What Are the Different Types of Trumpet Music?
Musicians use the trumpet in a variety of different types of music, from high-energy swing to smooth jazz. A song can be considered trumpet music if the brass instrument is prominent in the tune. Trumpet music as a genre, however, is more subjective. Styles that use the trumpet to coin their sound are thought of as trumpet music.
The trumpet is a necessary brass instrument in the horn section of a band. The trumpeter commonly fronts the band and is sometimes known as the band leader in certain outfits. Some of the main genres that widely utilize trumpet are jazz, big band, and ska.
Jazz is one of the earliest forms of music featuring trumpets, with roots in the early 1920s. It began in African-American communities in the United States of America and stems from both African and European musical influences. Subgenres include New Orleans-style jazz, swing, and Latin fusion. Louis Armstrong, Miles Davis, and Dizzy Gillespie were famous trumpeters and musical geniuses that rallied trumpet music in their respective scenes.
Big band is a form of music known for its swinging rhythms, high energy, vintage sound, and brass horn sections. Swing music is a subgenre of big band trumpet music that features one or multiple trumpets. It was popular in 1930s, 1940s, and 1950s and was performed in ballrooms where patrons could dance in big, open spaces. Swing bands often have eight or more members, including a drummer, bassist, guitarist, and any number of horn players, including one or more trumpets.
Swing music made a huge revival in the 1990s with bands like the Brian Setzer Orchestra, Cherry Poppin’ Daddies, and Big Bad Voodoo Daddy. All of these bands utilized the trumpet to trademark their sounds. The trumpet plays the highest register of the brass family and can be the most prominent sound in the horn section. Frank Sinatra was an early innovator of swing music who was backed by a horn section featuring trumpet players.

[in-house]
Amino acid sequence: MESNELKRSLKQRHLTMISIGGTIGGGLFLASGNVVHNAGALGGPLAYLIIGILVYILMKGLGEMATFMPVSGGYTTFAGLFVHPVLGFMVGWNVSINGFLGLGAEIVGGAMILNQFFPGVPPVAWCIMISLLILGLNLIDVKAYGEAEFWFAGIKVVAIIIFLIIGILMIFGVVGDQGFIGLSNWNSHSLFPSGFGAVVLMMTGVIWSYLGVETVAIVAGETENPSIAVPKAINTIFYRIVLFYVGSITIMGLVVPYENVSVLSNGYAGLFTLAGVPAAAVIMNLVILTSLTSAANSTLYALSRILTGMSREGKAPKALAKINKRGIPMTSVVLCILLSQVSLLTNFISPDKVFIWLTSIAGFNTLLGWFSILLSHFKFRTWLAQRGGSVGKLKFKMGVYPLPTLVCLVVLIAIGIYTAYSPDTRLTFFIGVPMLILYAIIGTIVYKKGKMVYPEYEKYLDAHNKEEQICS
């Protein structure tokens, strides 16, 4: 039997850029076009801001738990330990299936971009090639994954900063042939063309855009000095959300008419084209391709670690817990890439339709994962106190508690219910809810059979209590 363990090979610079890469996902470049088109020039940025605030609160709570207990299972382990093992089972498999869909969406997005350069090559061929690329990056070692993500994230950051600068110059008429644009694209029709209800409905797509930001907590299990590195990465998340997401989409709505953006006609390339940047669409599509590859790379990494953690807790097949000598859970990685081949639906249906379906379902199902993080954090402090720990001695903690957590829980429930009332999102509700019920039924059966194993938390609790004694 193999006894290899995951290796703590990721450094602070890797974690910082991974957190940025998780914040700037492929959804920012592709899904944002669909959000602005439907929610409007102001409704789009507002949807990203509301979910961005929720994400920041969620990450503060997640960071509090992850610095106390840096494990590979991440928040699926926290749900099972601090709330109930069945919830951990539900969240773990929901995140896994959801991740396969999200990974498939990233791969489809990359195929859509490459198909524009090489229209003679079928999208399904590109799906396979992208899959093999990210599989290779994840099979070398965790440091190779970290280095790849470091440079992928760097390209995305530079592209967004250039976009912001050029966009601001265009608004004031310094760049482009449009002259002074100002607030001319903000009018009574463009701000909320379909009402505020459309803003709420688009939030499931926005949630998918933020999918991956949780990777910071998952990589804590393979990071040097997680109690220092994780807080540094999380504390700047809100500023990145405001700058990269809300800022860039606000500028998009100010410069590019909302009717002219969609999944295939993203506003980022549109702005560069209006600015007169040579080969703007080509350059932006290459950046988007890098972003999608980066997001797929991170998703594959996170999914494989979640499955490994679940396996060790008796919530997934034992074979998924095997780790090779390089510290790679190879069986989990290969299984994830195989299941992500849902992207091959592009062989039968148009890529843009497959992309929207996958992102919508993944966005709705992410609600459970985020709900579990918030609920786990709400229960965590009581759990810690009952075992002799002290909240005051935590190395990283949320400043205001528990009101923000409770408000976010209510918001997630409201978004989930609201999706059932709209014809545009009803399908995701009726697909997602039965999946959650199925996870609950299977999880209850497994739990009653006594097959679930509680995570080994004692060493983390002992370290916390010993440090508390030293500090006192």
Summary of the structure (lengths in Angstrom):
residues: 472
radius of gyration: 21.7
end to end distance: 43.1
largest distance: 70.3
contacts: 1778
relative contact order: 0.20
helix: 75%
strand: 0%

Reggae and ska are other mainstays in trumpet music. Reggae is a slower groove and sometimes features trumpet playing. Ska is a genre in a similar vein as reggae but nearly always features trumpets and horn sections. Both genres are very danceable, but ska is much more fast-paced and features the trumpet front and center, leading the horn line. Ska bands that became popular with great trumpeters include Reel Big Fish, Mighty Mighty Bosstones, and Mad Caddies.
Lots of people think of the trumpet in a jazz or swing context but it has also been used to very interesting effect by experimental musicians. The trumpet can produce an amazing range of sounds, and if the player is so inclined they can play in very harsh and atonal ways.
Composers of experimental jazz, ambient soundscapes, noise rock, minimalism and dance music have all used trumpets in creative ways. It is an amazingly versatile instrument. It has a wide open sound that can work in lots of different contexts.
Miles Davis is probably the most famous trumpet player of the last century. I love a lot of his work but there is one song of his in particular that I come back to over and over again. It is called Little Church and it is on his album Live/Evil.
Honestly it is one of the saddest songs I have ever heard. But not so much because it sounds sad, it sounds lonely and yearning, like the trumpeter hopes for something that is not there. It does this amazing trick where it contrasts the sound of Davis' trumpet with a human whistle. The whistle and the trumpet take turns being strong and forceful and then weak and vulnerable. It is beautiful and evocative music. Check it out if you are ever feeling blue.
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